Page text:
“…Giving the vaccine to girls as young as 11 years-old “is a great big public health experiment.”
“It is silly to mandate vaccination of 11 to 12 year old girls,” she said at the time. “There also is not enough evidence gathered on side effects to know that safety is not an issue.”
When asked why she was speaking out, she said: “I want to be able to sleep with myself when I go to bed at night.”
The outspoken researcher also weighed in last month on a report published in the Journal of the American Medical Association that raised questions about the safety of the vaccine, saying bluntly: “The rate of serious adverse events is greater than the incidence rate of cervical cancer.”
Dr. Diane Harper, lead researcher in the development of two human papilloma virus vaccines, Gardasil and Cervarix, said the controversial drugs will do little to reduce cervical cancer rates and, even though they’re being recommended for girls as young as nine, there have been no efficacy trials in children under the age of 15.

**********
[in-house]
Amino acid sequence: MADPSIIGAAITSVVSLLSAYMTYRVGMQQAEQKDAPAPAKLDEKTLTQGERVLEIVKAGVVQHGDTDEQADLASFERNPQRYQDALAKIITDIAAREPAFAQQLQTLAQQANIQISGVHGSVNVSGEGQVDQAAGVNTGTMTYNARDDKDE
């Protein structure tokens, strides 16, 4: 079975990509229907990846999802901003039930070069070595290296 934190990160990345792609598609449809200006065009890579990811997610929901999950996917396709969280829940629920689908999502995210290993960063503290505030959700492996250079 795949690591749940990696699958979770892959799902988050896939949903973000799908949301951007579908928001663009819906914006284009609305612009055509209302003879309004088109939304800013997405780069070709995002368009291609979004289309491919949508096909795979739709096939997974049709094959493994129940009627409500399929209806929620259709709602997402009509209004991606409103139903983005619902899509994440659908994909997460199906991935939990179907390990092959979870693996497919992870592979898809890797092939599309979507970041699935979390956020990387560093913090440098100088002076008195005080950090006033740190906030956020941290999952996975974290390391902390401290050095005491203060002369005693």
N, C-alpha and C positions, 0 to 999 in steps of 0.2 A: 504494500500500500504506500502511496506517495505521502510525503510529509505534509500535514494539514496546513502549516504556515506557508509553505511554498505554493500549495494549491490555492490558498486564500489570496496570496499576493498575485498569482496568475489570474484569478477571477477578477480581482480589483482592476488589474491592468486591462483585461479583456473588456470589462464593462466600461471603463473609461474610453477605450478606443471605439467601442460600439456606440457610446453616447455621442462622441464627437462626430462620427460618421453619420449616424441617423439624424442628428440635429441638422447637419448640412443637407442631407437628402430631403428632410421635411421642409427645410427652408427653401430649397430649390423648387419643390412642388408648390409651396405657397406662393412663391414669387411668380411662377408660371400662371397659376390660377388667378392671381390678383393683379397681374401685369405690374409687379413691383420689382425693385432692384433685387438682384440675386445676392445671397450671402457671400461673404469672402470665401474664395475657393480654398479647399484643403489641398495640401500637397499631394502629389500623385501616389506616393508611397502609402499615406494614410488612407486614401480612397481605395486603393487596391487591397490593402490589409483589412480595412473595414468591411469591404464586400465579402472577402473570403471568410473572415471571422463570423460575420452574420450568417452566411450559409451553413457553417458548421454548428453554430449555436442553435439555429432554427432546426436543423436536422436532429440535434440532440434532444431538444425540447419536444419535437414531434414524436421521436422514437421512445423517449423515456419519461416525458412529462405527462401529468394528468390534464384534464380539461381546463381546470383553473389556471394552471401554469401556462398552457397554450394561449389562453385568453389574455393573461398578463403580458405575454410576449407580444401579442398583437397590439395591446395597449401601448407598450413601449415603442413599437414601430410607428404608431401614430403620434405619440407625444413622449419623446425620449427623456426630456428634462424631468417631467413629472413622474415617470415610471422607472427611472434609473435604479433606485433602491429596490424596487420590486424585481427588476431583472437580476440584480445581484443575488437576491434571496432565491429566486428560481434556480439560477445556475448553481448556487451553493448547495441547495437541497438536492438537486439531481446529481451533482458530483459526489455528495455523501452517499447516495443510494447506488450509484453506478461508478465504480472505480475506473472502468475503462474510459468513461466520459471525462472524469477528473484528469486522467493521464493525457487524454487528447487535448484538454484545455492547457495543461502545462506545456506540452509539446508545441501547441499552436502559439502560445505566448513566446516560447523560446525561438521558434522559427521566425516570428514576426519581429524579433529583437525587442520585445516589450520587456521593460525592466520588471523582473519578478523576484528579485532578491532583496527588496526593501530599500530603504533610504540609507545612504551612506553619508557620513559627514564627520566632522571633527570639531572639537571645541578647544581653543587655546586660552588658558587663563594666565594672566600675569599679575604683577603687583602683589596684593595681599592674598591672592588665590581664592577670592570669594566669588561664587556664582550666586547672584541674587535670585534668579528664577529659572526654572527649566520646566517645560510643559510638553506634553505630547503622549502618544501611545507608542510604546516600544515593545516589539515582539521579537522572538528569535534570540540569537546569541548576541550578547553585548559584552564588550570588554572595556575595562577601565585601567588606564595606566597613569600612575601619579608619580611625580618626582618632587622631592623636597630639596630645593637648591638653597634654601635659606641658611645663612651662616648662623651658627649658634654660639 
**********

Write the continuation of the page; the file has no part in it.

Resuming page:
Dr. Harper, director of the Gynecologic Cancer Prevention Research Group at the University of Missouri, made these remarks during an address at the 4th International Public Conference on Vaccination which took place in Reston, Virginia on Oct. 2-4. Although her talk was intended to promote the vaccine, participants said they came away convinced the vaccine should not be received.
“I came away from the talk with the perception that the risk of adverse side effects is so much greater than the risk of cervical cancer, I couldn’t help but question why we need the vaccine at all,” said Joan Robinson, Assistant Editor at the Population Research Institute.
Dr. Harper began her remarks by explaining that 70 percent of all HPV infections resolve themselves without treatment within a year. Within two years, the number climbs to 90 percent. Of the remaining 10 percent of HPV infections, only half will develop into cervical cancer, which leaves little need for the vaccine.
She went on to surprise the audience by stating that the incidence of cervical cancer in the U.S. is already so low that “even if we get the vaccine and continue PAP screening, we will not lower the rate of cervical cancer in the US.”
There will be no decrease in cervical cancer until at least 70 percent of the population is vaccinated, and even then, the decrease will be minimal.